Which Joe gave his name to ‘sloppy joes’? We look at five interesting sandwiches and their lexical origins.
A long curved block, typically one of a pair, which presses on to the drum in a drum brake.
- ‘I've been through some of the brake shoe manufacturing facilities in China and India and it's absolutely shocking, the level of asbestos exposure the workers have there.’
- ‘Most often, some of the lube winds up tracking along the length of the cable and dripping into the rear brake, damaging the brake shoes.’
- ‘The position sensor is coupled to the brake shoe for sensing the position of the brake shoe with respect to the position sensor.’
- ‘Following the tabling of a brake shoe a little while ago, we have received yet another brake shoe - as a result of publicity, I suppose - and I seek the leave of the House to table it.’
- ‘The brakes come with cartridge-style brake shoes, so swapping out new pads takes roughly 15 seconds.’
- ‘In particular the rear offside brake was leaking brake fluid and the inside of the brake drum was coated with thick black grease which was a combination of brake fluid and brake shoe dust.’
- ‘The brake shoes were totally gone on one side and the drive back to Rosamond did the rotor in.’
- ‘As with most disc/drum-equipped vehicles, the leading cause of low pedal complaints in the minivans is excessive clearance between the rear brake shoes and drums.’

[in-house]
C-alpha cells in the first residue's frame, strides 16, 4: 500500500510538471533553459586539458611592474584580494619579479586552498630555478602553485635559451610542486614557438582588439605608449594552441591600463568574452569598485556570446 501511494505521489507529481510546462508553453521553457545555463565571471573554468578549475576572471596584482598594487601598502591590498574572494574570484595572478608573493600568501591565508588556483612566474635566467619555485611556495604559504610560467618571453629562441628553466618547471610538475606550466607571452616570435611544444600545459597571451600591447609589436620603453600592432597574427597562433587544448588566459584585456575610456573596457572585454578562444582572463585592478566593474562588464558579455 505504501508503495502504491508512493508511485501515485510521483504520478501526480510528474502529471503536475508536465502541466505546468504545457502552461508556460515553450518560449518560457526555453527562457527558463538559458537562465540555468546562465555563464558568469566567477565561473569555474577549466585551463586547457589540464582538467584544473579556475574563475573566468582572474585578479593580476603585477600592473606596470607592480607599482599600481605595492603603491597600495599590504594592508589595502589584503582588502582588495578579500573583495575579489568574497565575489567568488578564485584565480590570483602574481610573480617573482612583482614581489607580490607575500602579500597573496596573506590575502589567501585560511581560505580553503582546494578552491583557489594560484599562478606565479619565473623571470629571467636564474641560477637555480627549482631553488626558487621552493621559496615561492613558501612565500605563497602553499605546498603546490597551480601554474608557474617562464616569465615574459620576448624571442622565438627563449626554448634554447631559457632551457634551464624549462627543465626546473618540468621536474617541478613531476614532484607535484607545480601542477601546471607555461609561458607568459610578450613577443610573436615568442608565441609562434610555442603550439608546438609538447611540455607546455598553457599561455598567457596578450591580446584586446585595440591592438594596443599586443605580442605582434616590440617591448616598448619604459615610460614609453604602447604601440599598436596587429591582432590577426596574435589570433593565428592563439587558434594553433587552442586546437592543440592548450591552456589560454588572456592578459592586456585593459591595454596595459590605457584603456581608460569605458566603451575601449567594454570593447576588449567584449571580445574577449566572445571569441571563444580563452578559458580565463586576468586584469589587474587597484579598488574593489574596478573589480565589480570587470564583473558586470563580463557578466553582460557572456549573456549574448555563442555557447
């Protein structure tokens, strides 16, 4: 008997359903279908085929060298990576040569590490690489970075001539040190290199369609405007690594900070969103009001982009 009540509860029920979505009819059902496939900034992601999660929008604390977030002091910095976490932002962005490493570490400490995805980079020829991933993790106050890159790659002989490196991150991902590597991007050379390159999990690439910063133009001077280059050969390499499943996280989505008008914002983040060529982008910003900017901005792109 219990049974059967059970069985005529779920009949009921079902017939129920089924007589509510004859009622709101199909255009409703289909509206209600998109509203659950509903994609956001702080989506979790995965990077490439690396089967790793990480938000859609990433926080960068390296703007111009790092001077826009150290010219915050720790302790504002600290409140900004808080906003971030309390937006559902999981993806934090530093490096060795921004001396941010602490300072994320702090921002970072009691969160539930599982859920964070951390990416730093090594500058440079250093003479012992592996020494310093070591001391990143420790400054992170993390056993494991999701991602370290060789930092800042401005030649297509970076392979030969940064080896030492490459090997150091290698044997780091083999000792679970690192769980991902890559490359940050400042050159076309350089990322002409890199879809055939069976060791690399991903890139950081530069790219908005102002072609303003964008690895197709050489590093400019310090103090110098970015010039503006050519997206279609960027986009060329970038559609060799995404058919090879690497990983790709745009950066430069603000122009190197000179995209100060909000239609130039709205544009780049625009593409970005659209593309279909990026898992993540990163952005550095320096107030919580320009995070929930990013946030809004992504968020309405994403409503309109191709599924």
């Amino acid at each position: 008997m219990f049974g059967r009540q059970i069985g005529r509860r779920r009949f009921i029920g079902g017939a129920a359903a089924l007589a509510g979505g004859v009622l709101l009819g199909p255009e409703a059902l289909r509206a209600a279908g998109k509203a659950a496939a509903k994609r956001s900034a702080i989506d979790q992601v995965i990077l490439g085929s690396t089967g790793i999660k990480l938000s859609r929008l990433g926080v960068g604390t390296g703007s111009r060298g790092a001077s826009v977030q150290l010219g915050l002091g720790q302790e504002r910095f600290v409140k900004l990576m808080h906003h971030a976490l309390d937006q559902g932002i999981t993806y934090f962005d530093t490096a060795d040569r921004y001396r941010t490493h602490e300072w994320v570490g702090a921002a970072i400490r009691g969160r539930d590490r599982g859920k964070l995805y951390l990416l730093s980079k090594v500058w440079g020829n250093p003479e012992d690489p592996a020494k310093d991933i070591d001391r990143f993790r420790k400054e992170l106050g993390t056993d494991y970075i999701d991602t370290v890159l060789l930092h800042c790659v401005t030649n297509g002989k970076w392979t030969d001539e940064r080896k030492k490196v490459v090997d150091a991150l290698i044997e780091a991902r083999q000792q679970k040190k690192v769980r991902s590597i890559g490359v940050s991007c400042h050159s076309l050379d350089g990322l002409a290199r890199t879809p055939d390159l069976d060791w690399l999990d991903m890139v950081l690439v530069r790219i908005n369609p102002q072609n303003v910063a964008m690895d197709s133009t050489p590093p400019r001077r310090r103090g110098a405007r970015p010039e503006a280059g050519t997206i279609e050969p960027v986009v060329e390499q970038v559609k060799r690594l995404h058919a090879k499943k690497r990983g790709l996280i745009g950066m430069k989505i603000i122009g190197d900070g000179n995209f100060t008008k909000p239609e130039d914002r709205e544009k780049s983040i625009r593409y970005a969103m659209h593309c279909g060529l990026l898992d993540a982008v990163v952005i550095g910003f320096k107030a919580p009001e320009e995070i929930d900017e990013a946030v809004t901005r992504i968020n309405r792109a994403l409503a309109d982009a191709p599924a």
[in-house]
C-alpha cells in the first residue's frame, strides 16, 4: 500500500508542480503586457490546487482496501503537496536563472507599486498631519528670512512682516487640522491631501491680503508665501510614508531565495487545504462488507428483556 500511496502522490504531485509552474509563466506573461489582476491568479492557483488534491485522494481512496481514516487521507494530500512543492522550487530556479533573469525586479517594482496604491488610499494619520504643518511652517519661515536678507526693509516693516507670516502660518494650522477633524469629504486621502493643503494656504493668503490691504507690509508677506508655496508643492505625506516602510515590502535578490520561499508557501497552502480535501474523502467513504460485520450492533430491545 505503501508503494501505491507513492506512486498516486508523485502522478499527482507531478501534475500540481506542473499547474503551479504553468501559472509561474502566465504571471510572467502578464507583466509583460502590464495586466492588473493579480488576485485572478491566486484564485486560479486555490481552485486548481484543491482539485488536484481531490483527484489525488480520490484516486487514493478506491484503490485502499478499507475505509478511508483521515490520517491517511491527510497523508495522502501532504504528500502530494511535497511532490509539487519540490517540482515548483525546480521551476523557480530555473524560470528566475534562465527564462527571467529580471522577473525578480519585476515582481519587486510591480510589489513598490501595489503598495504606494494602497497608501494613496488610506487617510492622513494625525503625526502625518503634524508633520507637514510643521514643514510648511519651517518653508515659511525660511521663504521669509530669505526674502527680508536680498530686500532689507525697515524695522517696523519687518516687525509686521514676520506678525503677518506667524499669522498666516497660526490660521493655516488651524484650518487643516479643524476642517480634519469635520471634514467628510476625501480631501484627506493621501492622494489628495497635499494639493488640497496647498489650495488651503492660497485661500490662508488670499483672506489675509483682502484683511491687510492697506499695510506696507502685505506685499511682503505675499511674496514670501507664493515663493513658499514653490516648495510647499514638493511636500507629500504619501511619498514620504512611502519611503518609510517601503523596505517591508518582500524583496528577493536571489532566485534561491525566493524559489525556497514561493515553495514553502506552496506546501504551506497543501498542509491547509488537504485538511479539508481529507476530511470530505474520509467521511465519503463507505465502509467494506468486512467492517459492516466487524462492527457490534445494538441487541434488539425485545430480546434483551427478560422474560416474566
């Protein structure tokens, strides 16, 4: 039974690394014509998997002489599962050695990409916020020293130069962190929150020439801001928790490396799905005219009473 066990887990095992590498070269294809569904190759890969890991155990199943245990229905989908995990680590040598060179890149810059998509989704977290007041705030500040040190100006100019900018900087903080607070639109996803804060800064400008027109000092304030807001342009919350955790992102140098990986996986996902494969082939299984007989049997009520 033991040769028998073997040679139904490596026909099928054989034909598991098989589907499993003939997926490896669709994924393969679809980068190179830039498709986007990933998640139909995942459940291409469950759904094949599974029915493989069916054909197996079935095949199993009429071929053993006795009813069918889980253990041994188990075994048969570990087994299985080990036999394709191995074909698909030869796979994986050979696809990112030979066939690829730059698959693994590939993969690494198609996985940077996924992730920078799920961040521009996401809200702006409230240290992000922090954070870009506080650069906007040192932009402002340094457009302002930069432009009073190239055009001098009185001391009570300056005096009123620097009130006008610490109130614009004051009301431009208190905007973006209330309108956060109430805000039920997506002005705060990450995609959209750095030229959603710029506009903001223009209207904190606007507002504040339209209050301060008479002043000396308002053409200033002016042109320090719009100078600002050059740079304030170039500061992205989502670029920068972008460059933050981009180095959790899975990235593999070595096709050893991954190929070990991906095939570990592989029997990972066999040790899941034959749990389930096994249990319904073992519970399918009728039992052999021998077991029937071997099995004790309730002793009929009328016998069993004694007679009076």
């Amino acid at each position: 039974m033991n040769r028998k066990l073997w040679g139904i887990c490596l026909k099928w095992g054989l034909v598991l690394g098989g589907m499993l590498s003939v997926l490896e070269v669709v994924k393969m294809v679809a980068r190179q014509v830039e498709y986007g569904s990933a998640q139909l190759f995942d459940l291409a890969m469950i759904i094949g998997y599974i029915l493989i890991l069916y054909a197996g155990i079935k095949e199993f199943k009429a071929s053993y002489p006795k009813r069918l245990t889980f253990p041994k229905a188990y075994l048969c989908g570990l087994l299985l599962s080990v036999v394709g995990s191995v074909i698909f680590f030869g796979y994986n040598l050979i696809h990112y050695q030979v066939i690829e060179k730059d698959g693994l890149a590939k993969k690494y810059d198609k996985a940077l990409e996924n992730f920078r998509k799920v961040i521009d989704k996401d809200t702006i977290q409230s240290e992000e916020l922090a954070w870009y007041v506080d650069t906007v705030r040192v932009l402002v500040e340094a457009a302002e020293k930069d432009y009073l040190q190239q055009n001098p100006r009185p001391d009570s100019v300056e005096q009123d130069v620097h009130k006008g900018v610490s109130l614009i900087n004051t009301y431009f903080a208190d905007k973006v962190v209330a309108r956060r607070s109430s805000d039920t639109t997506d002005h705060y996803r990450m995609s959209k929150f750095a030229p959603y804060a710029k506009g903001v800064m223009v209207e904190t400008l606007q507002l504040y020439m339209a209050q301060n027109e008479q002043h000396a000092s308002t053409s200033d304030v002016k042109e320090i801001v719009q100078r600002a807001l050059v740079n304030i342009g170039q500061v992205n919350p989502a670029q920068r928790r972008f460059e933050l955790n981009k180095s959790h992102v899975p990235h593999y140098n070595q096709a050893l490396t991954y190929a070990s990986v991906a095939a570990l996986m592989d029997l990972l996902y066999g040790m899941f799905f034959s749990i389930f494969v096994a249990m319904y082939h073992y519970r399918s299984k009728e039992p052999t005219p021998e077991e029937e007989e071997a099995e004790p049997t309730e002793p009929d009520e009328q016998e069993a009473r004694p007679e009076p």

- ‘The brake shoes offer a pivoting mount that allows precise adjustment of the pad to the rim.’
- ‘I gave up trying to install the inside brake shoes using their mounting pins.’
- ‘Let each car of company coal, upon being spotted on the coal chute ramp, be examined for brake shoes; if one brake shoe was new, let it be exchanged for a tender brake shoe on one's own power.’
- ‘If everything is in good shape you could try harder compound brake shoes or toeing the pads more.’
We take a look at several popular, though confusing, punctuation marks.
From Afghanistan to Zimbabwe, discover surprising and intriguing language facts from around the globe.
The definitions of ‘buddy’ and ‘bro’ in the OED have recently been revised. We explore their history and increase in popularity.